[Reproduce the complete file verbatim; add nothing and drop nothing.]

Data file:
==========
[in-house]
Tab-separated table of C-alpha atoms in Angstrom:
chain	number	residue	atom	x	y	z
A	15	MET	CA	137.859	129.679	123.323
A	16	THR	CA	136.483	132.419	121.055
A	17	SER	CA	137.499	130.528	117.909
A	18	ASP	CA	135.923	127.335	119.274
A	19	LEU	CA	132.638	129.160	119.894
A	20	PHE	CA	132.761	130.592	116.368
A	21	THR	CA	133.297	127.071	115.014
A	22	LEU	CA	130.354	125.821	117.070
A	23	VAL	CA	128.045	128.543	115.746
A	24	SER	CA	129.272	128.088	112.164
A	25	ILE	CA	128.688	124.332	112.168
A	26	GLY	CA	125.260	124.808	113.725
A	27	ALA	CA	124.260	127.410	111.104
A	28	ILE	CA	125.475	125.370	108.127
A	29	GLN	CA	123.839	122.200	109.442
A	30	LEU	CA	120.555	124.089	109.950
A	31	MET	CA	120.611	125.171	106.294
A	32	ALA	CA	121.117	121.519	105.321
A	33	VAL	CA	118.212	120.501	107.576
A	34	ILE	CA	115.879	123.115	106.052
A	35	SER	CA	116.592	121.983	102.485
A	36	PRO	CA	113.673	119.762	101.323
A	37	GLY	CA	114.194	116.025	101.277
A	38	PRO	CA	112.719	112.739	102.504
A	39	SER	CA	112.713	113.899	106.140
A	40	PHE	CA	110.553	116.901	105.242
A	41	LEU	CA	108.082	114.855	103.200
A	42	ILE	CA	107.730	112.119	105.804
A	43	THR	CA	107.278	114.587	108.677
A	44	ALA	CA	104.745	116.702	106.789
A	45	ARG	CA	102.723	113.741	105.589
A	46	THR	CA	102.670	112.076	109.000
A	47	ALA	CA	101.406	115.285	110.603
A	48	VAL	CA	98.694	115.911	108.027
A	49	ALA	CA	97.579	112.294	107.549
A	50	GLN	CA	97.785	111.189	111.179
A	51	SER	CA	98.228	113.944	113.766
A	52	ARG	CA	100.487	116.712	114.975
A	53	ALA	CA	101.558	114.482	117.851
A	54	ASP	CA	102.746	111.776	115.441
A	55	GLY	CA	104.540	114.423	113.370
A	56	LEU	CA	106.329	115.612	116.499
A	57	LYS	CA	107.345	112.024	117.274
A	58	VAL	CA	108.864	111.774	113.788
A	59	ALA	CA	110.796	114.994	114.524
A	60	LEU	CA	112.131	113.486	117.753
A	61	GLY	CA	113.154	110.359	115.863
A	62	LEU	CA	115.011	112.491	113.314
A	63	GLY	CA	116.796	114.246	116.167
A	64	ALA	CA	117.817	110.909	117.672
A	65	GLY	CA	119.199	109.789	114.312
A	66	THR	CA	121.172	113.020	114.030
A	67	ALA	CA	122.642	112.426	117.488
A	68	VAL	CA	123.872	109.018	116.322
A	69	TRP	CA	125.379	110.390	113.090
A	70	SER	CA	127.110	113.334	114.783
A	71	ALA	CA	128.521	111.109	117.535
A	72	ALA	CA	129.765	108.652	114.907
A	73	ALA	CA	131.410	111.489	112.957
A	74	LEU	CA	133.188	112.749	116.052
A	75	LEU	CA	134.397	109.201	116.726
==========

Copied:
[in-house]
Tab-separated table of C-alpha atoms in Angstrom:
chain	number	residue	atom	x	y	z
A	15	MET	CA	137.859	129.679	123.323
A	16	THR	CA	136.483	132.419	121.055
A	17	SER	CA	137.499	130.528	117.909
A	18	ASP	CA	135.923	127.335	119.274
A	19	LEU	CA	132.638	129.160	119.894
A	20	PHE	CA	132.761	130.592	116.368
A	21	THR	CA	133.297	127.071	115.014
A	22	LEU	CA	130.354	125.821	117.070
A	23	VAL	CA	128.045	128.543	115.746
A	24	SER	CA	129.272	128.088	112.164
A	25	ILE	CA	128.688	124.332	112.168
A	26	GLY	CA	125.260	124.808	113.725
A	27	ALA	CA	124.260	127.410	111.104
A	28	ILE	CA	125.475	125.370	108.127
A	29	GLN	CA	123.839	122.200	109.442
A	30	LEU	CA	120.555	124.089	109.950
A	31	MET	CA	120.611	125.171	106.294
A	32	ALA	CA	121.117	121.519	105.321
A	33	VAL	CA	118.212	120.501	107.576
A	34	ILE	CA	115.879	123.115	106.052
A	35	SER	CA	116.592	121.983	102.485
A	36	PRO	CA	113.673	119.762	101.323
A	37	GLY	CA	114.194	116.025	101.277
A	38	PRO	CA	112.719	112.739	102.504
A	39	SER	CA	112.713	113.899	106.140
A	40	PHE	CA	110.553	116.901	105.242
A	41	LEU	CA	108.082	114.855	103.200
A	42	ILE	CA	107.730	112.119	105.804
A	43	THR	CA	107.278	114.587	108.677
A	44	ALA	CA	104.745	116.702	106.789
A	45	ARG	CA	102.723	113.741	105.589
A	46	THR	CA	102.670	112.076	109.000
A	47	ALA	CA	101.406	115.285	110.603
A	48	VAL	CA	98.694	115.911	108.027
A	49	ALA	CA	97.579	112.294	107.549
A	50	GLN	CA	97.785	111.189	111.179
A	51	SER	CA	98.228	113.944	113.766
A	52	ARG	CA	100.487	116.712	114.975
A	53	ALA	CA	101.558	114.482	117.851
A	54	ASP	CA	102.746	111.776	115.441
A	55	GLY	CA	104.540	114.423	113.370
A	56	LEU	CA	106.329	115.612	116.499
A	57	LYS	CA	107.345	112.024	117.274
A	58	VAL	CA	108.864	111.774	113.788
A	59	ALA	CA	110.796	114.994	114.524
A	60	LEU	CA	112.131	113.486	117.753
A	61	GLY	CA	113.154	110.359	115.863
A	62	LEU	CA	115.011	112.491	113.314
A	63	GLY	CA	116.796	114.246	116.167
A	64	ALA	CA	117.817	110.909	117.672
A	65	GLY	CA	119.199	109.789	114.312
A	66	THR	CA	121.172	113.020	114.030
A	67	ALA	CA	122.642	112.426	117.488
A	68	VAL	CA	123.872	109.018	116.322
A	69	TRP	CA	125.379	110.390	113.090
A	70	SER	CA	127.110	113.334	114.783
A	71	ALA	CA	128.521	111.109	117.535
A	72	ALA	CA	129.765	108.652	114.907
A	73	ALA	CA	131.410	111.489	112.957
A	74	LEU	CA	133.188	112.749	116.052
A	75	LEU	CA	134.397	109.201	116.726